Nashville’s ’cue is less dogmatic than other cities’. With no strict style to adhere to, Music City’s offerings are more varied. Like Memphis, pork ribs and pulled pork sandwiches are popular, but so is Texas-influenced brisket and even smoked chicken and turkey. Tomato-based sauces run the gamut from XXX hot to tangy and mild, so there really is something for everyone in this town. Jack’s Bar-B-Que has everything from St. Louis ribs to Texas brisket, with half a dozen different kinds of sauces, while Jefferson Street fixture Mary’s Old Fashioned Pit BBQ is renowned for its chopped pork sandwich and extra-long hours, from 10 a.m. to 10 p.m. on weekdays and until midnight on Fridays and Saturdays (it’s closed on Sundays).
Western Kentucky is the capital for unsung mutton barbecue. The naturally tough meat, which comes from a sheep older than a year, is tamed by low and slow wood-smoking and regular applications of a vinegar-and-pepper basting liquid. Once tender, it’s served sliced or pulled, with a Worcestershire-based “black” dipping sauce, or as burgoo, a thick mutton stew fortified with chicken, pork and vegetables. Local classic Moonlite Bar-B-Que Inn has seating for 350 and a 40-foot buffet table with multiple mutton dishes. Old Hickory Bar-B-Que, a nearly 100-year-old family-run restaurant, lets customers order “off the pit,” meaning they’ll slice your preferred portion straight from the piping-hot whole cut.
Alabama is home to nearly every style of Southern BBQ, but the state does add at least one touch that’s all its own. Decatur is the place to taste white BBQ sauce, a thin mayo-and-vinegar condiment that’s swiped on chicken, both as a marinade and a table sauce. The founders at local legend Big Bob Gibson’s, whose pitmaster Chris Lilly is widely renowned on the competitive ’cue circuit, claim to have invented the white sauce, though takeout-only Whitt’s is a good alternative if the crowds at Big Bob’s are too much.
Hot Springs, Arkansas
Arkansas ’cue doesn’t always get the credit it deserves, but the state has its own rich style, with influences from nearby Tennessee and Texas. The ’cue in spa town Hot Springs is very much about the sauce, the local choice being a thin, tomato-based version spiced with a zippy array of hot peppers and chiles. It’s fantastic on pork shoulder sandwiches and beef and pork ribs, slow-smoked in open pits over hickory wood. The signature dish at McClard’s, built at an old trailer park, is a platter of spicy ribs buried beneath a mountain of French fries, while cafeteria-style Stubby’s Hik-Ry Pit Bar-B-Que has been serving hickory-smoked pork, beef, potatoes and beans with a garlicky sauce since 1952.
The Windy City’s preferred barbecue style is messy and delicious. Many restaurants are outfitted with custom-made, rectangular glass-encased smokers known as “aquariums” because of their resemblance to fish tanks. Local favorites include rib tips, irregularly shaped hunks of meaty, cartilage-heavy spareribs thoroughly submerged in a thick, tangy tomato-based sauce, and giant, saucy hot links, coarsely ground pork sausages with a thick casing. Most plates are served with thick-cut fries and white bread to sop up excess sauce, though you’ll want to pack extra Wet-Naps, too. For the classics, head to 70-year-old Leon’s for a no-frills cardboard platter of rib tips covered in fries, or see an aquarium smoker in action at casual smokehouse Honey 1 BBQ.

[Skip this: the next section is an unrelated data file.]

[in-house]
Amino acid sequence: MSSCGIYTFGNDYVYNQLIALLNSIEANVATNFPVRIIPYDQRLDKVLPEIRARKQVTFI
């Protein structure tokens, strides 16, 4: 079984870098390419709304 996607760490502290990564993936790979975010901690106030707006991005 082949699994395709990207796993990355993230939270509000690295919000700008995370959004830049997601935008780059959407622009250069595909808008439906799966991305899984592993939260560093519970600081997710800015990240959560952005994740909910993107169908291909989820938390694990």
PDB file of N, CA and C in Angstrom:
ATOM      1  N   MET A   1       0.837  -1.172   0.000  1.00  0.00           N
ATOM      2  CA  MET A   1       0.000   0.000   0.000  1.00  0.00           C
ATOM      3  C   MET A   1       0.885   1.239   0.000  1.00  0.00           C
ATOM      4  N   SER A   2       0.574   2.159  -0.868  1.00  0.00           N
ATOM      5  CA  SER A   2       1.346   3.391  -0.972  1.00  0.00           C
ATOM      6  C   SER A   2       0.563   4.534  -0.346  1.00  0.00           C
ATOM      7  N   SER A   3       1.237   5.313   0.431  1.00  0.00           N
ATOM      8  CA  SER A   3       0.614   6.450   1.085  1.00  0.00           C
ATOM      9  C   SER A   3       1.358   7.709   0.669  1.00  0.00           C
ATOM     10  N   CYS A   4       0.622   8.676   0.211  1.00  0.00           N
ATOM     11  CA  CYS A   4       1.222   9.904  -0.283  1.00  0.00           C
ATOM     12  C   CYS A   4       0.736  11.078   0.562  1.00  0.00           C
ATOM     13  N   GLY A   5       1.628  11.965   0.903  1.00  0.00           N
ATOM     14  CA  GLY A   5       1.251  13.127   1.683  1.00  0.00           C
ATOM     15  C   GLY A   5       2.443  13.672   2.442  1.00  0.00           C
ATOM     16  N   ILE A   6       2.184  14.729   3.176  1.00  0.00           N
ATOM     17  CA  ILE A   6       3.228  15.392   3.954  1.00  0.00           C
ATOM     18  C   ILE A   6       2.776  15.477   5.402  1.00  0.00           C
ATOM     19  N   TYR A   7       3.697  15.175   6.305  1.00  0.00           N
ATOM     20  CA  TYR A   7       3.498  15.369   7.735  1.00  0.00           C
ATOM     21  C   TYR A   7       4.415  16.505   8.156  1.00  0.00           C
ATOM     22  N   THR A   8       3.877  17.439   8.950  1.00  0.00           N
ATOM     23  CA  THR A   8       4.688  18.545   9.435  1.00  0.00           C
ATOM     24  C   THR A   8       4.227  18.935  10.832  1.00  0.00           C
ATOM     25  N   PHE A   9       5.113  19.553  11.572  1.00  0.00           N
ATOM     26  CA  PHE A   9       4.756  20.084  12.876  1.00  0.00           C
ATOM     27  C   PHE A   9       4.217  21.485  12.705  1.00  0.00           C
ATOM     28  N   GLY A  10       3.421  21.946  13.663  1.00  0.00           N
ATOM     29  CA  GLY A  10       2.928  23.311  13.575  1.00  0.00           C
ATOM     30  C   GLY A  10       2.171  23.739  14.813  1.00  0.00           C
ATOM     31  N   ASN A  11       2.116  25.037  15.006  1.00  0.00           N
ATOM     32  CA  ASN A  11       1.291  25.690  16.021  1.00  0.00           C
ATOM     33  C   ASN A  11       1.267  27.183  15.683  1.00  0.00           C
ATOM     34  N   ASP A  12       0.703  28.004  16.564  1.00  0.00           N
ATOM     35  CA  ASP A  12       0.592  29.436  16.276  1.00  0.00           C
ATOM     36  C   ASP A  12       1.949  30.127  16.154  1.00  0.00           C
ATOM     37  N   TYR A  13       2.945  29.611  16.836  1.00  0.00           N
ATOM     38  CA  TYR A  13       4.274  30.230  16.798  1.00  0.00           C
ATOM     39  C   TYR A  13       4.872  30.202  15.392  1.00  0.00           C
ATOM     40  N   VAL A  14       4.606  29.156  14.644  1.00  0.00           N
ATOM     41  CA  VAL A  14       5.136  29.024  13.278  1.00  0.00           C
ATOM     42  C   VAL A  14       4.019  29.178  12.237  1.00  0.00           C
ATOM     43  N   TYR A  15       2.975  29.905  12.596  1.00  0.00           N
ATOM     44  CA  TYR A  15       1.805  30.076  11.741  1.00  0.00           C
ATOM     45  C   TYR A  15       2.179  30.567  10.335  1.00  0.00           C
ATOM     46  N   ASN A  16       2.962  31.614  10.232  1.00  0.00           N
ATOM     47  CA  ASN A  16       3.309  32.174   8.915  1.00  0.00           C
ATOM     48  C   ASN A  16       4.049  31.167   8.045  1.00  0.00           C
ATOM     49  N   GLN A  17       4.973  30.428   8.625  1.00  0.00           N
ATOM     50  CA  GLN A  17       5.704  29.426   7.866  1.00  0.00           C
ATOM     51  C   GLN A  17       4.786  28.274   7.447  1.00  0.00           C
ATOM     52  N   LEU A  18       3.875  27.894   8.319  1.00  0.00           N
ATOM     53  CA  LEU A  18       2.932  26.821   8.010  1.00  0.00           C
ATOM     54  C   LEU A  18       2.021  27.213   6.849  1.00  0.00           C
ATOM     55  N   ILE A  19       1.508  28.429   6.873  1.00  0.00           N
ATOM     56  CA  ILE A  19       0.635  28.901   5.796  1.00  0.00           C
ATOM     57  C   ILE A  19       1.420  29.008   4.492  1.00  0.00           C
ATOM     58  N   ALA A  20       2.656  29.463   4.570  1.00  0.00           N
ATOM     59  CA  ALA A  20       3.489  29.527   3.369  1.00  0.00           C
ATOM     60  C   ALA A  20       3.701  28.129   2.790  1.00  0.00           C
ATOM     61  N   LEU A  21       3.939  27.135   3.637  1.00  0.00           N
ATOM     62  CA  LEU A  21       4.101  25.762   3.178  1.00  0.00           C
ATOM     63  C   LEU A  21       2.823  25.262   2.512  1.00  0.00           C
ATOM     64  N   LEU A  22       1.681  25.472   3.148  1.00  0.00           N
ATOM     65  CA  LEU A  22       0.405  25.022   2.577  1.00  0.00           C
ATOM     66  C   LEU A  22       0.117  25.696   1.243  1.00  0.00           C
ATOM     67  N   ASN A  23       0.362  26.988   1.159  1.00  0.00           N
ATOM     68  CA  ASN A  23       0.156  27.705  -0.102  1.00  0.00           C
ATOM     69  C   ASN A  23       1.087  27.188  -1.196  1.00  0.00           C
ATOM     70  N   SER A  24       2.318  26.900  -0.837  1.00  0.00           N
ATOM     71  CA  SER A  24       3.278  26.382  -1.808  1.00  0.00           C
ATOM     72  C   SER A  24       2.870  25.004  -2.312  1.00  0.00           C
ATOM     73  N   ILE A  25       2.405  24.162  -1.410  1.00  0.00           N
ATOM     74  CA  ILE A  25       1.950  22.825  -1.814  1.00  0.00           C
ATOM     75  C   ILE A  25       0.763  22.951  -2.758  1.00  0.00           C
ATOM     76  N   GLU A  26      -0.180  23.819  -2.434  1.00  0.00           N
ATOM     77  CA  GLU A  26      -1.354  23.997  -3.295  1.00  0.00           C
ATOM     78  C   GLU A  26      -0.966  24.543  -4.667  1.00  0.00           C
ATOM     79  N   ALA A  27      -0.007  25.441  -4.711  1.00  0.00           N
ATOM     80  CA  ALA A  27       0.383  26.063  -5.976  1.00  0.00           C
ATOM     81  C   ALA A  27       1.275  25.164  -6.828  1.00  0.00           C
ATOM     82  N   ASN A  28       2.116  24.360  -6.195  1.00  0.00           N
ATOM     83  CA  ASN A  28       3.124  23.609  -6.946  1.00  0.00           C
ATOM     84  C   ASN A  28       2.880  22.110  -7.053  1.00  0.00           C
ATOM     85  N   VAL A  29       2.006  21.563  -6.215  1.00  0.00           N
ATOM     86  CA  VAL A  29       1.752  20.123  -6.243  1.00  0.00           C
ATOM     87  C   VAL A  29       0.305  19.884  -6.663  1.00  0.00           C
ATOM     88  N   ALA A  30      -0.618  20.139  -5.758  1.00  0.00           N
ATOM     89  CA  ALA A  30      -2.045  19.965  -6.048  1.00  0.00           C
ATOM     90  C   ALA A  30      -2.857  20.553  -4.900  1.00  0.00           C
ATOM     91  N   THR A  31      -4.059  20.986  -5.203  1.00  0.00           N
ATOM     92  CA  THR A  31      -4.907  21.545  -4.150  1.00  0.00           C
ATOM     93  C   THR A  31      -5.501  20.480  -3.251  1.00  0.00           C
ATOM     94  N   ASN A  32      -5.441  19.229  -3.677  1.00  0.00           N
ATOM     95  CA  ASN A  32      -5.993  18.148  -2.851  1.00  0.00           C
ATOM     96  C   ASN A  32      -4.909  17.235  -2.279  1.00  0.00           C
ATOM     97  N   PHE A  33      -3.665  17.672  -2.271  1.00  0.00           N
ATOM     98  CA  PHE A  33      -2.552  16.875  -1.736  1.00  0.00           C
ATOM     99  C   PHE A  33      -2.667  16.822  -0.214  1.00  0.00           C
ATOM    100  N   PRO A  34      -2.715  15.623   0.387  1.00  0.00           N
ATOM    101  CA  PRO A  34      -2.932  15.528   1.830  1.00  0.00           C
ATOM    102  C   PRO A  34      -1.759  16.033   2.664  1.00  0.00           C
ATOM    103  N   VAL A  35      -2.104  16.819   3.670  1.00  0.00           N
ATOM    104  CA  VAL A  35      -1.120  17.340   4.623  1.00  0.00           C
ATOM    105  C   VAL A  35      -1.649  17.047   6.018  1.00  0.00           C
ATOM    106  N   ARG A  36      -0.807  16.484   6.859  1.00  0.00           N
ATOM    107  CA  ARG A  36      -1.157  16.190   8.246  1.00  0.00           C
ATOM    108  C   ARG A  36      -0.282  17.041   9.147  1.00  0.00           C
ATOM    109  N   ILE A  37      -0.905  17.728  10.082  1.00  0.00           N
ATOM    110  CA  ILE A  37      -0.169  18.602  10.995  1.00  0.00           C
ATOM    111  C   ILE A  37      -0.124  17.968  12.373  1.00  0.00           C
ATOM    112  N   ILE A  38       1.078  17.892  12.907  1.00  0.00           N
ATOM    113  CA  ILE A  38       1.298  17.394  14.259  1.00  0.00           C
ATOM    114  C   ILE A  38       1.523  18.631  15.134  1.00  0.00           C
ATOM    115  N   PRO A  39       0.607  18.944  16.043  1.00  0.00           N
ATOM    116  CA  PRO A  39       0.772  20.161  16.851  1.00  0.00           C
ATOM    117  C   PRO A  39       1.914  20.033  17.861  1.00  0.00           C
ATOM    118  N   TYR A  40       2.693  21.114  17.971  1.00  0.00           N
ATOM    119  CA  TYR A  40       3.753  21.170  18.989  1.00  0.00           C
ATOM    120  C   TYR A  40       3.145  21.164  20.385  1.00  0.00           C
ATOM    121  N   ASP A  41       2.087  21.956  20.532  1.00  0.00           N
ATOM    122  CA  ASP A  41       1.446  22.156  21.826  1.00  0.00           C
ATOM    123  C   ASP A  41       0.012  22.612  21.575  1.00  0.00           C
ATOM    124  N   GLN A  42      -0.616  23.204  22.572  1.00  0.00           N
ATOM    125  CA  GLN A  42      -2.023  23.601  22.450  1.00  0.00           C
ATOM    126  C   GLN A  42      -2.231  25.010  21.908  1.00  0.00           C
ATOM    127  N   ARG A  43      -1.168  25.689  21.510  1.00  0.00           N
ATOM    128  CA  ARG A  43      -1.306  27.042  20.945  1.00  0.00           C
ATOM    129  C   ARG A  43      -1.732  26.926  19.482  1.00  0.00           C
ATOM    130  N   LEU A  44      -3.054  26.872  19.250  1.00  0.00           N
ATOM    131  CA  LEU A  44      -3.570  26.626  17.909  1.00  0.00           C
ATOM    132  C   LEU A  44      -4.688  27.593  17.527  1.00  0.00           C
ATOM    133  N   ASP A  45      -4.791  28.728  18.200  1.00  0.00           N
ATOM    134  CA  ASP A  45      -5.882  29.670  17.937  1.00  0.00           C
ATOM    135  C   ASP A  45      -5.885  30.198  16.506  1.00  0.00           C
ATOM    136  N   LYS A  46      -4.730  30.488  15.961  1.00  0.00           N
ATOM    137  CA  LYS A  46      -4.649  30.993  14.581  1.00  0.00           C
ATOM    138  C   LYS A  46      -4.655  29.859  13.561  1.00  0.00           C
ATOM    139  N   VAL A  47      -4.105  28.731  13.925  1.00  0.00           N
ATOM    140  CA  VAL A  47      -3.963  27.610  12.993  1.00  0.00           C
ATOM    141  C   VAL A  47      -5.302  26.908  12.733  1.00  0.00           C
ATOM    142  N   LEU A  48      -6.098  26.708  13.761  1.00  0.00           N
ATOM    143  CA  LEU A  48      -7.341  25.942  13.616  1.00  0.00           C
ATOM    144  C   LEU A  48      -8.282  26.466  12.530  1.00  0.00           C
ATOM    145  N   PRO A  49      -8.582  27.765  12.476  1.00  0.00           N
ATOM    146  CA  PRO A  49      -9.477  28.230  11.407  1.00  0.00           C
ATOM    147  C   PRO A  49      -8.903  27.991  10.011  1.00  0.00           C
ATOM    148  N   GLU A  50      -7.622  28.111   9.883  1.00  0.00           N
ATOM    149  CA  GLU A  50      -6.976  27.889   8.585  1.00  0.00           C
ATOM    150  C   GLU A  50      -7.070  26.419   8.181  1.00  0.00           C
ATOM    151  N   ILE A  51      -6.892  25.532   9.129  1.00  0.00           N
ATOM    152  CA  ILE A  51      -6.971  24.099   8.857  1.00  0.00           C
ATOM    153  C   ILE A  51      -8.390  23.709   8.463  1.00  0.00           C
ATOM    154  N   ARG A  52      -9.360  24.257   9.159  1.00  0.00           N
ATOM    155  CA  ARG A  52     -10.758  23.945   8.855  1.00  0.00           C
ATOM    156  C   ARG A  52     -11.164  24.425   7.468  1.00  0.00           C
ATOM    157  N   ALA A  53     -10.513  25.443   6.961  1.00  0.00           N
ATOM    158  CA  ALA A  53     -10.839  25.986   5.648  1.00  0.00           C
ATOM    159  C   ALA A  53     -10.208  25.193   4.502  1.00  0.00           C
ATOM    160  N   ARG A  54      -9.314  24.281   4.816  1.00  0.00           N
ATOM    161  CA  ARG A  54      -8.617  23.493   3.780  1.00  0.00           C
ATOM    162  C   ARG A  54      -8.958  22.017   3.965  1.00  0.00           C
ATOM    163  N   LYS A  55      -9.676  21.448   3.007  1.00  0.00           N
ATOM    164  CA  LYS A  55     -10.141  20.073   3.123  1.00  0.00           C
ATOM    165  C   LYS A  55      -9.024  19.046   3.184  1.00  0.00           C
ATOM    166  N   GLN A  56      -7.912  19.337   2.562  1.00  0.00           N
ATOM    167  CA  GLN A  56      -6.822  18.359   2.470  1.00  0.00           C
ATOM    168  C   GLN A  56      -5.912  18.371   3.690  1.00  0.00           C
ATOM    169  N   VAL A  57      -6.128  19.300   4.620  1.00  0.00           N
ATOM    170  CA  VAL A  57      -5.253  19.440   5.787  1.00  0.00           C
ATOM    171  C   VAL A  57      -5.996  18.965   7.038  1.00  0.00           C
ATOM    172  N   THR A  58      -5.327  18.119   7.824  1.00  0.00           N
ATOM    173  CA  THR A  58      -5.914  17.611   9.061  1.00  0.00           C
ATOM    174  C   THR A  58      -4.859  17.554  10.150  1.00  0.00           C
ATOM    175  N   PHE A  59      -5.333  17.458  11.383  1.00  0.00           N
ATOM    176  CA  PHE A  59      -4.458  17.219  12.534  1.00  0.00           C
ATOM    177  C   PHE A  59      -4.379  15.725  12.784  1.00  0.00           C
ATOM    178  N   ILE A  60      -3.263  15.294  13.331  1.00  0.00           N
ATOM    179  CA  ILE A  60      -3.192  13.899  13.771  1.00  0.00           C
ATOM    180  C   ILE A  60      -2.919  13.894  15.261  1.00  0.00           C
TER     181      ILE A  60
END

The barbecue in southern Illinois draws, unsurprisingly, from neighboring Missouri and Tennessee, so visitors can expect a mix of saucy pork sandwiches and expertly prepared, dry-rubbed pork ribs smoked over cherry wood. You’ll often find Chicago-style beef hot links in Murphsyboro, as well as Texas-style brisket, making this small town the perfect ’cue crossroads. Mike Mills, the pitmaster at 17th St Bar & Grill, is a three-time Grand World champion of the major ’cue competition in Memphis in May, with the affectionate (and accurate) nickname “The Legend.” Though locals might head to Pat’s BBQ when they’re open on Fridays and Saturdays for similar fare with less of a crowd.
Santa Maria, California & Around
The Central Coast of California has a barbecue style rooted in the rugged traditions of Spanish cowboys. Meat is cooked directly over coals of red oak wood on giant open grates and served alongside small, pinkish pinquito beans and fresh salsa. Tri-tip beef and top sirloin steak are the cuts of choice, seasoned simply with salt, pepper and garlic salt. The 92-year-old Hitching Post in Casmalia, housed in an old hotel and boasting a list of great local wines, is a Santa Barbara County historical landmark, while the newer, more casual Rancho Nipomo in Nipomo serves Cal-Mex slow-smoked pork sandwiches and traditional oak-smoked tri-tip burritos on handmade tortillas.
While Atlanta may not have a distinct barbecue style of its own, the city still takes its smoked meat seriously, with hundreds of ’cue joints, both old-school and new, offering tomato-based sauce-slathered ribs, pulled pork sandwiches and brisket. Keep an eye out for the local specialty Brunswick stew, a thick, tomato-based concoction loaded with bits of smoked pork, beef and vegetables. Try the Texas-style grub at the cultishly loved Fox Brothers BBQ, which began as a once-a-week pop-up at a local bar in 2004 before expanding to a brick-and-mortar location a few years ago.
Hawaiians have their two notable styles of barbecue: One involves slow-cooking whole suckling pigs, traditionally for a luau celebration, in an underground pit called an imu; the other is huli-huli, rotisserie-style chicken roasted over kaiwe wood coals and glazed with shoyu-pineapple-ginger sauce. Local luaus are hard to find, so many hotels and resorts host entertaining reproductions, while huli-huli chicken is often sold at roadside stands. Visitors can buy tickets for a luau at Paradise Cove, where there’s a musical performance and buffet, or stop off at no-frills Mike’s Huli Huli Chicken, which sells fresh, piping-hot poultry out of a food truck and two brick-and-mortar locations.
New York City
New York is truly the melting pot of barbecue, with little space for open pits but boundless imagination for styles and sauces. Some restaurants keep it traditional, emulating styles from Texas or Tennessee, while others take a fusion approach, mixing regional specialties from across the country. A few have even invented their own style, like Williamsburg, Brooklyn’s Fette Sau, which smokes their dry-rubbed pork belly in-house. Danny Meyer’s jazzy Blue Smoke has smokers imported from Missouri and a menu of regional ’cue from across the country.